Robert Rubin's Agony

What keeps the former Clinton economic star up at night? Friends blame him for the Citigroup fiasco. And Rubin can't figure out how he didn't see it coming.

Paul J. Richards, AFP / Getty Images

People who know Robert Rubin say he never thought that it would end this way. In a span of about 10 years, the former Treasury secretary under President Bill Clinton pulled off an amazing feat—going from the man who saved the economy to one of those responsible for its demise as a senior executive and board member of the hopelessly troubled banking giant Citigroup.

It is an amazing about-face for someone who has wielded so much influence and achieved so much success in the power centers of New York and Washington over the past four decades. Before becoming Treasury secretary during the economic boom of the Clinton presidency, Rubin served as CEO of Goldman Sachs. Since leaving Washington, he spent the last 10 years as a board member and senior executive at Citigroup, which for a time was the prototype of the modern Wall Street firm, with its financial “supermarket” business model that offered every banking and brokerage service imaginable. In time, however, Citi became the poster child for the financial crisis that has plunged the country into one of history’s steepest recessions after its massive and costly bet on toxic real-estate debt.

“Bob feels pretty strongly that what happened at Citi wasn’t his fault,” says one associate. “He also knows that he faces an uphill battle changing people’s opinion about the matter.”

It is his role at Citigroup during this time that has damaged Rubin’s legacy, possibly beyond repair. He has been ridiculed in the press. He found his picture prominently displayed with other board members on the front page of the New York Post under the headline “Bounce These Bozo Bankers,” which pointed out that Rubin made close to $110 million during his time at Citigroup, while shares fell from above $50 to below $5, wiping out billions of dollars of shareholder wealth in the process, as he became richer.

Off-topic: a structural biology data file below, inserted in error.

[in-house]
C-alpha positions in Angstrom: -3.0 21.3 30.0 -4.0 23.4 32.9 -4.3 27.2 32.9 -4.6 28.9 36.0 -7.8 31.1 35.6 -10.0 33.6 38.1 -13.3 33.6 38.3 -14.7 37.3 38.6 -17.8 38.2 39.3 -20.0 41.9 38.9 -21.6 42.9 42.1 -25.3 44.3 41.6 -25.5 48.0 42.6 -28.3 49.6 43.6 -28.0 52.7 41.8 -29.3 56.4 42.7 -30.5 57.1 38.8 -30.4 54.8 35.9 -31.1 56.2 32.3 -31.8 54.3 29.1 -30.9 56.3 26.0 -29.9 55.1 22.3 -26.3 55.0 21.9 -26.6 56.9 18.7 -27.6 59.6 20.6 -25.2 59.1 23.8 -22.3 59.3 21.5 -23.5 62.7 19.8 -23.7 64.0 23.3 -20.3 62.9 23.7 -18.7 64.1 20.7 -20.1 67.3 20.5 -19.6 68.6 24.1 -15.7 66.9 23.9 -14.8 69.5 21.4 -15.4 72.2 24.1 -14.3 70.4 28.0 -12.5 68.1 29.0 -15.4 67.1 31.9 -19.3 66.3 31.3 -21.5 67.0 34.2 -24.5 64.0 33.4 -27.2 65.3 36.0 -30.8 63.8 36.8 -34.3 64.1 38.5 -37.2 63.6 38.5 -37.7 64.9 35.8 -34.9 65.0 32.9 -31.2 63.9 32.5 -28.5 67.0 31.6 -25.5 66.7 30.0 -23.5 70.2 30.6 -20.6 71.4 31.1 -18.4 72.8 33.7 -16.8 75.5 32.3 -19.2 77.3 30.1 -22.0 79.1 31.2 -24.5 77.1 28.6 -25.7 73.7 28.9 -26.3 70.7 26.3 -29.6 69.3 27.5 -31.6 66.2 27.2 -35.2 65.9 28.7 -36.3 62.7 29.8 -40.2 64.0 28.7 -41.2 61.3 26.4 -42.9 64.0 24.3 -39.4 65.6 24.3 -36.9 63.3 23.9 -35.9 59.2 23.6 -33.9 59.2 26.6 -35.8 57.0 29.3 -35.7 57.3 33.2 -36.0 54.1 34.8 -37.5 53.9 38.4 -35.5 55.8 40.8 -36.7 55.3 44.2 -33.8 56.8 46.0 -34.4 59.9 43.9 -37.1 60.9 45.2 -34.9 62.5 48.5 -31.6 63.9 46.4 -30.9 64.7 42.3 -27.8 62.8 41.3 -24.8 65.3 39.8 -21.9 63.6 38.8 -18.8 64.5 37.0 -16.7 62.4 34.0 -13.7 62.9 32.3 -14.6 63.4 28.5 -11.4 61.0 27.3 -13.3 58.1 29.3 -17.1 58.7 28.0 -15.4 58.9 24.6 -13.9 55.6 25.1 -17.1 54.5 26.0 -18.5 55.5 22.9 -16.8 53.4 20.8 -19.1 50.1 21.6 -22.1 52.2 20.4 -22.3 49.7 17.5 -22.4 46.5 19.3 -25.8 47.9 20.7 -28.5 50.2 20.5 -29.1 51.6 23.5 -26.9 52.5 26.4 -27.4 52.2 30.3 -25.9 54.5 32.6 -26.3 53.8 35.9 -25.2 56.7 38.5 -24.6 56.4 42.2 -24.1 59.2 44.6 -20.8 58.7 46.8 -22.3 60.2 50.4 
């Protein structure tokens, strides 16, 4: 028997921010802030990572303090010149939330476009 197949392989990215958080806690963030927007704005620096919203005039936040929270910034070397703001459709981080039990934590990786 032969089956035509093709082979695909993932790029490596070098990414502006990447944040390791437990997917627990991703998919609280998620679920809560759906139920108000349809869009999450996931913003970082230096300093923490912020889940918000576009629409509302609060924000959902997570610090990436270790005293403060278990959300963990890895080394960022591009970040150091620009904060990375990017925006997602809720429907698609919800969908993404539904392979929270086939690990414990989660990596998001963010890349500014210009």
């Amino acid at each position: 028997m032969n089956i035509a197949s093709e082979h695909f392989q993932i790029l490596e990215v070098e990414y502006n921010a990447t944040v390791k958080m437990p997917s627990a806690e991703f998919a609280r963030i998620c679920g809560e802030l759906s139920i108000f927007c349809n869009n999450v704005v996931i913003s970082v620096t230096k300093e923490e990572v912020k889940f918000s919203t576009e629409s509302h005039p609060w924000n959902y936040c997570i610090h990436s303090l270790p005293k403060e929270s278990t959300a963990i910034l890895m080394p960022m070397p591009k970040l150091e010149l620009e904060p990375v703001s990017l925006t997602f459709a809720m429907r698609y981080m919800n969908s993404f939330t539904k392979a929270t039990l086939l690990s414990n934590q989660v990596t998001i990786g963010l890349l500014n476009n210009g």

Even among his peers on Wall Street, who revered him for so long, there is a general belief that Rubin is fairly culpable for the Citigroup implosion that led to a massive government bailout. This general belief, even among people who consider themselves friends, is what keeps Rubin up at night, according to people who know him. “Bob feels pretty strongly that what happened at Citi wasn’t his fault,” says one associate. “He also knows that he faces an uphill battle changing people’s opinion about the matter.”

One reason Rubin is so concerned about his reputation is that even now, eight months “retired” from Citigroup, he commands respect and influence. He keeps an office on Park Avenue at the Council on Foreign Relations and has a regular business schedule. He often travels to Washington to speak with his good friend and protégé, former Treasury Secretary Larry Summers, now the president’s chief economic adviser, to discuss what he likes to talk about most: economic policy. Recently, Rubin even had a sit-down with President Obama on the subject.

People who know Rubin say what keeps him going at age 70 is that he is still very much part of the public-policy debate, albeit in a behind-the-scenes way, and he would like to keep it that way. (It is one reason he won’t talk publicly with me about these issues.) Unfortunately, Rubin is also still very much part of the debate surrounding the disaster known as Citigroup, including the questions over whether the troubled company should be broken up, whether its CEO, Vikram Pandit (a man Rubin helped hire), has the chops to remain in that position, and most importantly, who’s to blame for the bank’s tragic downfall—one of the key events in the great financial crisis of 2008.

It’s that blame that Rubin can’t seem to shake; in fact it’s becoming more intense as the one year anniversary of the financial crisis’s most turbulent period approaches. And as the debate about Rubin’s culpability grows among the chattering classes, people who know Rubin say this debate is also growing inside his head. Rubin has been privately wrestling with his role as senior adviser to former Citi CEOs Sandy Weill and Chuck Prince when the risk taking began (and reached immense proportions), and falling back on the fact that he didn’t have “operating responsibilities,” meaning he had authority but no direct responsibility to manage those risk takers.